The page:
New York City’s new small high schools are graduating more students and sending them to college, concludes a WestEd report funded by the small-friendly Gates Foundation. WestEd looked at 14 small schools created to replace low-performing high schools. All graduated their first class in 2006. While the citywide graduation rate is 58 percent, the new schools graduated 79 percent of the class and sent 69 percent of graduates on to college. More than “80 percent of the schoolsâ€™ graduates did not meet New York State standards in English and Math when they entered ninth grade,” the report emphasizes.
Each of the 14 schools examined had successfully created a â€œcollege-goingâ€ culture through academic programs that emphasize the new â€œ3 Rsâ€ â€“ rigor, relevance and relationships. For example, the schools provide increased access to advanced courses, better preparation for Regents exams, and extra support to help struggling students catch up; connect curricula to studentsâ€™ personal experiences, contemporary issues and career opportunities; and encourage strong relationships between teachers, students and their families to give students more individualized attention and to enable their families to support them.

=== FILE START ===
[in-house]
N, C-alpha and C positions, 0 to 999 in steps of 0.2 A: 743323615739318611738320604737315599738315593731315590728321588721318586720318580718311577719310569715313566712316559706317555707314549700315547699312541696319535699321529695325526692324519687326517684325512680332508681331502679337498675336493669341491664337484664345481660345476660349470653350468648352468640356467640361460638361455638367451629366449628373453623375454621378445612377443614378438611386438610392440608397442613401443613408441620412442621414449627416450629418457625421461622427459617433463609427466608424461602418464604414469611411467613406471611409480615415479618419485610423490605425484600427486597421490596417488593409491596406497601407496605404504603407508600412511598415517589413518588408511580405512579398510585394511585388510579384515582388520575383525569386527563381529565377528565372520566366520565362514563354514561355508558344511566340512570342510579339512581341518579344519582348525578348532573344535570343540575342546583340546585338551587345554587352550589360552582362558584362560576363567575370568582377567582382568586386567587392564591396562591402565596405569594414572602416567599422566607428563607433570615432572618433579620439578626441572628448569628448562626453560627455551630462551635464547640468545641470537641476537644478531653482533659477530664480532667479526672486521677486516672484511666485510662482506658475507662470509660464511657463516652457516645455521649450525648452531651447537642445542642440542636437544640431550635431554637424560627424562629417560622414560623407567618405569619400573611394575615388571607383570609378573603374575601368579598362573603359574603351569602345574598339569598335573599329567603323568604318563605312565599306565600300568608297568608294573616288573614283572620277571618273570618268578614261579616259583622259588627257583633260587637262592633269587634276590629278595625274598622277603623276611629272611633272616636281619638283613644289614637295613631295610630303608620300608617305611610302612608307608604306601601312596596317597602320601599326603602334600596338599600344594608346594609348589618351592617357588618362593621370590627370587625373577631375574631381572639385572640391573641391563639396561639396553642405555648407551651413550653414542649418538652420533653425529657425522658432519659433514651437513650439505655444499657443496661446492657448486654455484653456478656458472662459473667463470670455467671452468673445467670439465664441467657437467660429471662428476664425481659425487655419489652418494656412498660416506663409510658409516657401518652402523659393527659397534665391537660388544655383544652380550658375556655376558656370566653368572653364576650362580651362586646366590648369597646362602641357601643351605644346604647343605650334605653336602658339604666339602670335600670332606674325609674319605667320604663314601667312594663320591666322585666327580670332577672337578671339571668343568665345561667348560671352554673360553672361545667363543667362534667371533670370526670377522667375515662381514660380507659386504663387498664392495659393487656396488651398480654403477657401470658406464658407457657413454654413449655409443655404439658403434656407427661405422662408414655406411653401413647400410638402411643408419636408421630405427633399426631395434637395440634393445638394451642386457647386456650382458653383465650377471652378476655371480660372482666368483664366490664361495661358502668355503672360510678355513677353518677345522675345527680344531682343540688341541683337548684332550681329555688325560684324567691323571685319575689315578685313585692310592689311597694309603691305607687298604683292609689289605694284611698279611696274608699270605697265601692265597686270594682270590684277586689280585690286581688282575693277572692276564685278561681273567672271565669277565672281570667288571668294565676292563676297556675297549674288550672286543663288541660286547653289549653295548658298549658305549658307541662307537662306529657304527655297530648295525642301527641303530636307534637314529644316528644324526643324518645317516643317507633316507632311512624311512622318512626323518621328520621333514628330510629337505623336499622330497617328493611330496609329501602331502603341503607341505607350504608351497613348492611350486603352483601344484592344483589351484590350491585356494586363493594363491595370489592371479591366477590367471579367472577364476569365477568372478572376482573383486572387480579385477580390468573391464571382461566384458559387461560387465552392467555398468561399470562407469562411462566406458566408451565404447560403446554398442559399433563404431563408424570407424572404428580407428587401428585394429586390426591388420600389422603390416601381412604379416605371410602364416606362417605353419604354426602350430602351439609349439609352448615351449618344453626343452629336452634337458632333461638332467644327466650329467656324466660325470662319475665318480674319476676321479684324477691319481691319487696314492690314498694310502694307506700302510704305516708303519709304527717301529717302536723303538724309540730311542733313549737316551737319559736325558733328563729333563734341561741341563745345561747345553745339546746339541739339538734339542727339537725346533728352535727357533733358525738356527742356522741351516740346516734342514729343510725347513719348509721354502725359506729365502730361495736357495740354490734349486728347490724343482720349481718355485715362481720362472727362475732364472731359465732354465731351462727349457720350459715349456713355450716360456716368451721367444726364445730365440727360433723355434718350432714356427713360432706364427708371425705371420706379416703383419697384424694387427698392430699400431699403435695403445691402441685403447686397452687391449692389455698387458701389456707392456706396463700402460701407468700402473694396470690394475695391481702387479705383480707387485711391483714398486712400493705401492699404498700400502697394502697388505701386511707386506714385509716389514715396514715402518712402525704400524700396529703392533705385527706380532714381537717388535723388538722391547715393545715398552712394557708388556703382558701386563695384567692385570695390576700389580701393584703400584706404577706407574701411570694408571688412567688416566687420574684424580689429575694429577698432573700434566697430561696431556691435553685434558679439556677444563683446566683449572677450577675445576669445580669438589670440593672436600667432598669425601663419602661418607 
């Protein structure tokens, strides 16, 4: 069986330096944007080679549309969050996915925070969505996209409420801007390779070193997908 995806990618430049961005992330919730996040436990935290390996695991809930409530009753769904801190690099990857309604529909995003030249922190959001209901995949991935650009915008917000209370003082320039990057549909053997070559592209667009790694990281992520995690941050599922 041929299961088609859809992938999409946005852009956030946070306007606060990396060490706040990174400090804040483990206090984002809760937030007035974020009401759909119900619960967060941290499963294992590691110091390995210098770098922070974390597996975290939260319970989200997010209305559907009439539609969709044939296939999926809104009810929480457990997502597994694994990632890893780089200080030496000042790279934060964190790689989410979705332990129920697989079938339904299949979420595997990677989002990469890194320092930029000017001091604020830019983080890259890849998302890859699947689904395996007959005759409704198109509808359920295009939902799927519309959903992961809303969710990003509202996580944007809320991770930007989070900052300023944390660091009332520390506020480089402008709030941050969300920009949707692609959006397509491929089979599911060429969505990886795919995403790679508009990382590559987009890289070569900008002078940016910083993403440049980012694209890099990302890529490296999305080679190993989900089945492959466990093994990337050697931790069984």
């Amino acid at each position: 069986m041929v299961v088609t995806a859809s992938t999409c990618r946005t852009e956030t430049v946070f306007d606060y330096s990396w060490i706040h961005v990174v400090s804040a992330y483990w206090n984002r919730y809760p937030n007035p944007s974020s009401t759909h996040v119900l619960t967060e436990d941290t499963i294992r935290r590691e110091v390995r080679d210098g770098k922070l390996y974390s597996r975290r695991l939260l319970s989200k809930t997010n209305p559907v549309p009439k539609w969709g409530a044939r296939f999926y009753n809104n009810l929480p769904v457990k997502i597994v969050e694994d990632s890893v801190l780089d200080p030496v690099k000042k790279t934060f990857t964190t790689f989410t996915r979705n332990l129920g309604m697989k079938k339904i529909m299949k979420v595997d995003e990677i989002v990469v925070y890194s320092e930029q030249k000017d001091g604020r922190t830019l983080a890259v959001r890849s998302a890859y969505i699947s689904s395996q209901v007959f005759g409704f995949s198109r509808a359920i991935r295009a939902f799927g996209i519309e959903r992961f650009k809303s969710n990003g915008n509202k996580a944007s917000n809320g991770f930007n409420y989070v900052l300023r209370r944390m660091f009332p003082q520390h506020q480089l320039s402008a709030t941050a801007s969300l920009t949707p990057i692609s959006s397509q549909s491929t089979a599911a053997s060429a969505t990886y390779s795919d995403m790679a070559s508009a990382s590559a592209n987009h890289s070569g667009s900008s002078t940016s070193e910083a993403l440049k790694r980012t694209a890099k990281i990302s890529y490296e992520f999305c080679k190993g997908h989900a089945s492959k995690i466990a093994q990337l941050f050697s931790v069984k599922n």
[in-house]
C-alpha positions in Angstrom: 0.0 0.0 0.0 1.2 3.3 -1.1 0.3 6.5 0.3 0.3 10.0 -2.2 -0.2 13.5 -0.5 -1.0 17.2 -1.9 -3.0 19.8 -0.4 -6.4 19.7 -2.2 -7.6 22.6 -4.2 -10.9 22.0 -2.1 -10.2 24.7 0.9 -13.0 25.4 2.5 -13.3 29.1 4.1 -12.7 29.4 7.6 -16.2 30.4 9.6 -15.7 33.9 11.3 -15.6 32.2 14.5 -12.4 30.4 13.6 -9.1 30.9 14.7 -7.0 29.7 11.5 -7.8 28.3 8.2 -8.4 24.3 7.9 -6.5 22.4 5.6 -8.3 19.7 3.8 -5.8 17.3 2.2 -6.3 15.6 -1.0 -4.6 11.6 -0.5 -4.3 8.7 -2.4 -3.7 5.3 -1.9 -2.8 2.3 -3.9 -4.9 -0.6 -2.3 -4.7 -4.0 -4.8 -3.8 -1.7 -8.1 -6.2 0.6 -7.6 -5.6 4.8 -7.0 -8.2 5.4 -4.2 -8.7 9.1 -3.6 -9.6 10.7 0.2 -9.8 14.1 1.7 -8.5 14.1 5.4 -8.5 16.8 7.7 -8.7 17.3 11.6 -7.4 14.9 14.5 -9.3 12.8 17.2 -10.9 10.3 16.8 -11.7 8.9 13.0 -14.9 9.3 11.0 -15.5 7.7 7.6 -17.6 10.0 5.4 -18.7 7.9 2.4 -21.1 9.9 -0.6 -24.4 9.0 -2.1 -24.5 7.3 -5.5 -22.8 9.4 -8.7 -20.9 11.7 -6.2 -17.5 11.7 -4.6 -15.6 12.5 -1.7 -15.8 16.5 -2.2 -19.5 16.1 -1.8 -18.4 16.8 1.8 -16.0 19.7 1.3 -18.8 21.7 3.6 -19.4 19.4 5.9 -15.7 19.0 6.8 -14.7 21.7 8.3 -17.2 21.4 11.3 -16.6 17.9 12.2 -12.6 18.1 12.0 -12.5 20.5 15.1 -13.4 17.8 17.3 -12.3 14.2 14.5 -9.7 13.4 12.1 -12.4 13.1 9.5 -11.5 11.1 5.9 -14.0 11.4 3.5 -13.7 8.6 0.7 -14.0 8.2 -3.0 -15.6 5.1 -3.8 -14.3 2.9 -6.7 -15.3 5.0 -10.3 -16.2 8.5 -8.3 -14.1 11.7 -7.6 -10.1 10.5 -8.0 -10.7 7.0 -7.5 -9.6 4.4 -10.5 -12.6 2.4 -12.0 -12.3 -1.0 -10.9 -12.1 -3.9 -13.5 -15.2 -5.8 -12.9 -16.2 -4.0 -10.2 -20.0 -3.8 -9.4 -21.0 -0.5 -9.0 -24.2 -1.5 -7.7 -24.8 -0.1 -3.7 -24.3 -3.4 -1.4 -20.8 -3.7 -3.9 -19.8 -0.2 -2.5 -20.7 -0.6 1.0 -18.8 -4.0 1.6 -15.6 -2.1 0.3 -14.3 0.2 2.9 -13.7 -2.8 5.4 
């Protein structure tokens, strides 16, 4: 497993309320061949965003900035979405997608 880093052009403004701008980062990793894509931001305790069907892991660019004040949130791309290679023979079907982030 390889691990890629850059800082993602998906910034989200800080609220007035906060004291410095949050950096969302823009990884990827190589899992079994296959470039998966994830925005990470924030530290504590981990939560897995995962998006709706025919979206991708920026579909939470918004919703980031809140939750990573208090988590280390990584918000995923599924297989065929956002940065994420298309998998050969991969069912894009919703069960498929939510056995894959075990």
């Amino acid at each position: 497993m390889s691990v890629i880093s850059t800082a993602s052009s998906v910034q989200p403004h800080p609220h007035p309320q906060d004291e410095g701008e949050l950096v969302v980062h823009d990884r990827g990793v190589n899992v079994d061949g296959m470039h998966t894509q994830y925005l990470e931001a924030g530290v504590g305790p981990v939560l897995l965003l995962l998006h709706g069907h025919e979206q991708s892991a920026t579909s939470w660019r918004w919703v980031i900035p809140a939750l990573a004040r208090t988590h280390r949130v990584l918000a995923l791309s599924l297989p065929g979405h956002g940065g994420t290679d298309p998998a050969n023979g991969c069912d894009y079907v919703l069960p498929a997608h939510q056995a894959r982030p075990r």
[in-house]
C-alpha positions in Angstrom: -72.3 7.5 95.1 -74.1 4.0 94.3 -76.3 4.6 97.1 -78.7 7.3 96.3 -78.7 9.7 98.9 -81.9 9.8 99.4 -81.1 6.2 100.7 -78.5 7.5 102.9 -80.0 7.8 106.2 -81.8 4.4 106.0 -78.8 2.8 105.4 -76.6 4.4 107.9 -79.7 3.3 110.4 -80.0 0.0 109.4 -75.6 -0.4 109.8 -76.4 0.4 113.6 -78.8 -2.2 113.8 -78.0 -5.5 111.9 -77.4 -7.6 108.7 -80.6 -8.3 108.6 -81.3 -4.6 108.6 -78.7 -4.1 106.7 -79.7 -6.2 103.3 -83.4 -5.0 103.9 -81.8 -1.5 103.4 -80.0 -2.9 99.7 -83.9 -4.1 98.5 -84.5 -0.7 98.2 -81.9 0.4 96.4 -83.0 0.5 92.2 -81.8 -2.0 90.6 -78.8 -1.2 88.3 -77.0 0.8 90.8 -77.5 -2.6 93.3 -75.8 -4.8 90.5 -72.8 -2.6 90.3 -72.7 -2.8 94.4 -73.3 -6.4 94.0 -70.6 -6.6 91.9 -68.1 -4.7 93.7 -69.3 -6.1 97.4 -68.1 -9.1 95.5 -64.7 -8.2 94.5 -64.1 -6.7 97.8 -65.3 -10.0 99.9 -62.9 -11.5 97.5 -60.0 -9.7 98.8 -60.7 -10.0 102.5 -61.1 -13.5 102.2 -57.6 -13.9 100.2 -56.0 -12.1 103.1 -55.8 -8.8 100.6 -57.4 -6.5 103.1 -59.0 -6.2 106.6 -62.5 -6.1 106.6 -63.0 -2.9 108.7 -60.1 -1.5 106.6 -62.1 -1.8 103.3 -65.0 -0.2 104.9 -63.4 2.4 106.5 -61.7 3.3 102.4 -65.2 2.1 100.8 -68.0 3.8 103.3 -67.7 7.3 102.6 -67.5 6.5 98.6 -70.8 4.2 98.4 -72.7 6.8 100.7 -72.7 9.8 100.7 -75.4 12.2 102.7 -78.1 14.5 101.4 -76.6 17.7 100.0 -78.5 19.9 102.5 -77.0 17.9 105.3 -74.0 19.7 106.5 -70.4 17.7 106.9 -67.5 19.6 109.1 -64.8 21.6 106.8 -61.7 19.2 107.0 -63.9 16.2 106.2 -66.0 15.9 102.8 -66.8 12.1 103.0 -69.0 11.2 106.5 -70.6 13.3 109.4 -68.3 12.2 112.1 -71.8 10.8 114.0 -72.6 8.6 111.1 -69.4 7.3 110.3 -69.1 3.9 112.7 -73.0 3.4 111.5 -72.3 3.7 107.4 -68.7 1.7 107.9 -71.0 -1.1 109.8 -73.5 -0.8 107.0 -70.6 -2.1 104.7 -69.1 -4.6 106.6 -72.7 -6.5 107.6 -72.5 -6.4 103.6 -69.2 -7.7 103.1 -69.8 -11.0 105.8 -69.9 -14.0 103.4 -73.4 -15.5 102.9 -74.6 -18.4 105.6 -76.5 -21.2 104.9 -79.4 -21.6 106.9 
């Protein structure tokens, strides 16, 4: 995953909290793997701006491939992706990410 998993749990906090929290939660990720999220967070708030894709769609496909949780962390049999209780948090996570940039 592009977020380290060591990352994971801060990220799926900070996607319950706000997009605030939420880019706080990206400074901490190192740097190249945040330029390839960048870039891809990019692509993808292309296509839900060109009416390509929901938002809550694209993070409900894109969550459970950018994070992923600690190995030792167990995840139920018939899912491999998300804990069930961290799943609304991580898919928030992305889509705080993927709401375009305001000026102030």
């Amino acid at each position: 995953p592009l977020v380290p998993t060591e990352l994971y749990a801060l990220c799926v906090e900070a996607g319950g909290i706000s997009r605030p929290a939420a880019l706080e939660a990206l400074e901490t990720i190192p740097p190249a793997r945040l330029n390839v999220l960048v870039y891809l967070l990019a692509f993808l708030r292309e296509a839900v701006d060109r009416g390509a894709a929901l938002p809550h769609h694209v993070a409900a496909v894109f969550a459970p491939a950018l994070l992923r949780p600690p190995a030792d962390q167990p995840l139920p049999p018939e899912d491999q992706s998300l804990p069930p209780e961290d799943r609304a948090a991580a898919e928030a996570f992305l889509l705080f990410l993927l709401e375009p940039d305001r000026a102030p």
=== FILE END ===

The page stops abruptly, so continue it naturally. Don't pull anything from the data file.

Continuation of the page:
Can this small school success be replicated on a larger scale? WestEd has some ideas, including better coordination with K-8 schools.
Update: Philadelphia schools are improving, concludes a Center for Education Reform report, which credits the dynamic leadership of Paul Vallas, who allowed a variety of education providers to take over failing schools and compete for students.